High Tension (2003) / Horror-Thriller
aka Haute Tension
aka Switchblade Romance
MPAA Rated: NC-17 for strong graphic violence, strong sexuality and language (there is also an R-rated cut)
Running Time: 91 min.
Cast: Cecile de France, Maiwenn Le Besco, Philippe Nahon, Franck Khalfoun, Andrei Finti, Oana Pellea, Marco Claudiu Pascu
Director: Alexandre Aja
Screenplay: Alexandre Aja, Gregory Levasseur
Review published June 5, 2005
At first I questioned the decision to release the French horror flick, High Tension, in the United States dubbed instead of subtitled, as most foreign language films released here would be. After watching the film, the reason is all too clear. Many people in the film's target audience probably can't read. Writer-director Alexandre Aja (Break of Dawn, Furia) probably hopes they all can't think or see through ridiculous gaping plot holes either, because High Tension is nothing more than scene after scene of sensationalism, followed by a completely needless (and vastly overused) twist that makes an already moronic, highly derivative movie abysmally absurd.
Some of the audience who have seen the film that actually can read are claiming that High Tension is an out-and-out rip-off of the Dean R. Koontz novel, "Intensity". I'm not a big Koontz fan, so I've never read it, but the constant comparisons by those who have merit listening to. Both this movie and Koontz's book feature a woman who goes out to a farmhouse to stay as a guest, only to be visited be a crazed, sadistic killer. The heroine of the piece can do little but listen and watch as the killer commits some of the most horrific acts imaginable, until finally, he comes after her.
Even without the rumors of possible plagiarism on Aja's part, High Tension is derivative of so many other films in the horror genre, it will most likely be called a throwback film rather than a new direction in the genre. It hearkens back to the late Seventies/early Eighties slasher films, when gore, slaughter and nonsensical mayhem reigned supreme, offering little more than to see a stoic and merciless killer chop down frightened people one by one for reasons that are never readily explained. Explanations only make these sorts of films fall apart anyway, as they have no logical core to begin with. They are conceived as nothing but excuses to show grisly murders in graphic ways, mostly to please those who only watch horror for visceral images of flesh sliced open or blood splattering on walls and floors. As bad as High Tension may be, it only gets really bad when Aja makes the mistake of trying to explain the film in the end, and he only succeeds in making it infinitely more confusing.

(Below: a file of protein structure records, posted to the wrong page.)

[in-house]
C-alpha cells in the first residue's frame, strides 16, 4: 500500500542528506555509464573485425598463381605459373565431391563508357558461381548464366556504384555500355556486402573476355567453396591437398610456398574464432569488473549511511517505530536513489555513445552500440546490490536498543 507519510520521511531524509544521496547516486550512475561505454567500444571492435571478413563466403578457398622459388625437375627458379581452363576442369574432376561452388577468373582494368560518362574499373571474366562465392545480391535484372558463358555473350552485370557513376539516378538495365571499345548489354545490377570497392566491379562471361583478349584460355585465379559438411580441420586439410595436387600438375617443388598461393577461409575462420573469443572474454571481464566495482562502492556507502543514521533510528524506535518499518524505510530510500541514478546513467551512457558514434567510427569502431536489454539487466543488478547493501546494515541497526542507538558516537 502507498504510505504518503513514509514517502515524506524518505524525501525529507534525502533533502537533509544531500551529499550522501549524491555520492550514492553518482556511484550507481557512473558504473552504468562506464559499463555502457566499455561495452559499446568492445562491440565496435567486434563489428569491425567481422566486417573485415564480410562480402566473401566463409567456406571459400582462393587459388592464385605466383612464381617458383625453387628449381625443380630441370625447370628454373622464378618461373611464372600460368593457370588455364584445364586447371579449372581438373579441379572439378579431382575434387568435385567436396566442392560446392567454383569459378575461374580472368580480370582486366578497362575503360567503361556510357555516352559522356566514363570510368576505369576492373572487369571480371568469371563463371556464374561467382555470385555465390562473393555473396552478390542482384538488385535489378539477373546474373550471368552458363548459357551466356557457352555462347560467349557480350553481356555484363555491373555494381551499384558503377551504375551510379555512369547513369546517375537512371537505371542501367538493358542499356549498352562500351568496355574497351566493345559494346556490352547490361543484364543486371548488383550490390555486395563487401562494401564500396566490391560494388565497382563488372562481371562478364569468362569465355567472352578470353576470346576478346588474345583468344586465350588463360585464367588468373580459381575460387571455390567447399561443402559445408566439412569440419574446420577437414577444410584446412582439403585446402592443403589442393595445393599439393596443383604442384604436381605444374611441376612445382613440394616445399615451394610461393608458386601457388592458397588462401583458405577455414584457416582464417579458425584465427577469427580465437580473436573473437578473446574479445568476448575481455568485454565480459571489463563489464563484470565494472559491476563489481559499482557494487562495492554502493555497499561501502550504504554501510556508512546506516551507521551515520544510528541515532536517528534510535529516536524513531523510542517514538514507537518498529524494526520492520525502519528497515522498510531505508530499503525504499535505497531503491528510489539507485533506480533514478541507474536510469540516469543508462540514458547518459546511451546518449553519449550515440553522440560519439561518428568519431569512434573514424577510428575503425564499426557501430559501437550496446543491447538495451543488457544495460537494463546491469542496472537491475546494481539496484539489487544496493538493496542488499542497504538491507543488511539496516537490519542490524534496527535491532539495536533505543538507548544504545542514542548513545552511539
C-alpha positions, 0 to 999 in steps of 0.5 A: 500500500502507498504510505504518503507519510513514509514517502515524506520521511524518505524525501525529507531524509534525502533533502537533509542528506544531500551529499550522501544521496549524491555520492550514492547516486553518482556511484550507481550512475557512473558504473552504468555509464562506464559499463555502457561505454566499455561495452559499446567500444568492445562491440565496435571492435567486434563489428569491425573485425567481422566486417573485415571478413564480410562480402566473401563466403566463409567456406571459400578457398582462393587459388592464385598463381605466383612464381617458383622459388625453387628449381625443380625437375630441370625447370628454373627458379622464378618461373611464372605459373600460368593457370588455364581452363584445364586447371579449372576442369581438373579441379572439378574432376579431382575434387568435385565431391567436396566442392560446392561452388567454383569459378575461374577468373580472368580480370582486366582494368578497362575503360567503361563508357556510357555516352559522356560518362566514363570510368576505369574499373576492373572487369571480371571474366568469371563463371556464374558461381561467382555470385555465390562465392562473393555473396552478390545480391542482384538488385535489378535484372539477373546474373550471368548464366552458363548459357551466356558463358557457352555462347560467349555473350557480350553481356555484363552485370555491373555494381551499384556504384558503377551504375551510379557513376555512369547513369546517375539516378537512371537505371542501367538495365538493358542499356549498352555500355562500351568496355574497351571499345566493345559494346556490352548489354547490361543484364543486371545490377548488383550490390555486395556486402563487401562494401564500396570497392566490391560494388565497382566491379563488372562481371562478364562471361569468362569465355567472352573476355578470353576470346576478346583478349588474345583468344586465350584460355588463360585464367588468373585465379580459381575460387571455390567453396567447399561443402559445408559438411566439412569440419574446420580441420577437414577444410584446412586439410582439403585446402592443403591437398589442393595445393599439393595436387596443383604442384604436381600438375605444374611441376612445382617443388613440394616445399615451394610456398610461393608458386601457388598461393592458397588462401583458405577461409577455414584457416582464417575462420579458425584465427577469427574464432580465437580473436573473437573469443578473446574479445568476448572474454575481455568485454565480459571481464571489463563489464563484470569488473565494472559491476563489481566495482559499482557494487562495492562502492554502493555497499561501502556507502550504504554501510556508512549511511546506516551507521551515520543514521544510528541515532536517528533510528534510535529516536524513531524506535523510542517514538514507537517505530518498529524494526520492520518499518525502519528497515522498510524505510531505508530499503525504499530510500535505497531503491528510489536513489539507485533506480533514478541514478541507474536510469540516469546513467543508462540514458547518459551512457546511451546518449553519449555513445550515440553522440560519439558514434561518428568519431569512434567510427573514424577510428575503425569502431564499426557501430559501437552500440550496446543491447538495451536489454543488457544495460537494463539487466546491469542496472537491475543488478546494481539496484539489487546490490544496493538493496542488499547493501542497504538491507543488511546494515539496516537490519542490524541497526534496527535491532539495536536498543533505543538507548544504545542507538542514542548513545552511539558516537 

Ultimately, High Tension seemed to me like little more than a retread of Joy Ride (which in itself was a retread of Duel), with its omniscient, nearly omnipotent killer who seems to have more fun toying with his prey, except with a much higher bloodiness quotient. While it may please the splatterhouse enthusiasts, its success is just another symptom of what's wrong with horror movies of today -- they are nothing but formulaic gore fests that press buttons of titillation and sensationalism to get by in place of storytelling, character development, or the semblance of logic or ingenuity. While gore-hounds will no doubt see this multiple times to sate their blood-orgy urges, all I can do was to laugh at how silly, stupid, and boring it is, with characters that have no depth and situations that defy any explanation. High Tension is confusing, revolting, ridiculous, and in the end, it just made me angry. Insulting, on many levels.
-- Reader mail: Mitchel Gomes writes: "In your review of "High Tension" you indicated viewers referred to the film's relationship to the Dean R. Koontz novel "Intensity." They should have gone one step further, i.e., the first part of the film up to the gas station/convenience store sequence was apparently lifted from the two-part television production of "Intensity" (1997, based on the Dean R. Koontz novel and starring John C. McGinley). I was surprised when no mention was made of this in the "special features" section of the DVD, but I guess they figured if Kurosawa and Leone can do it, well . . ."
©2005 Vince Leo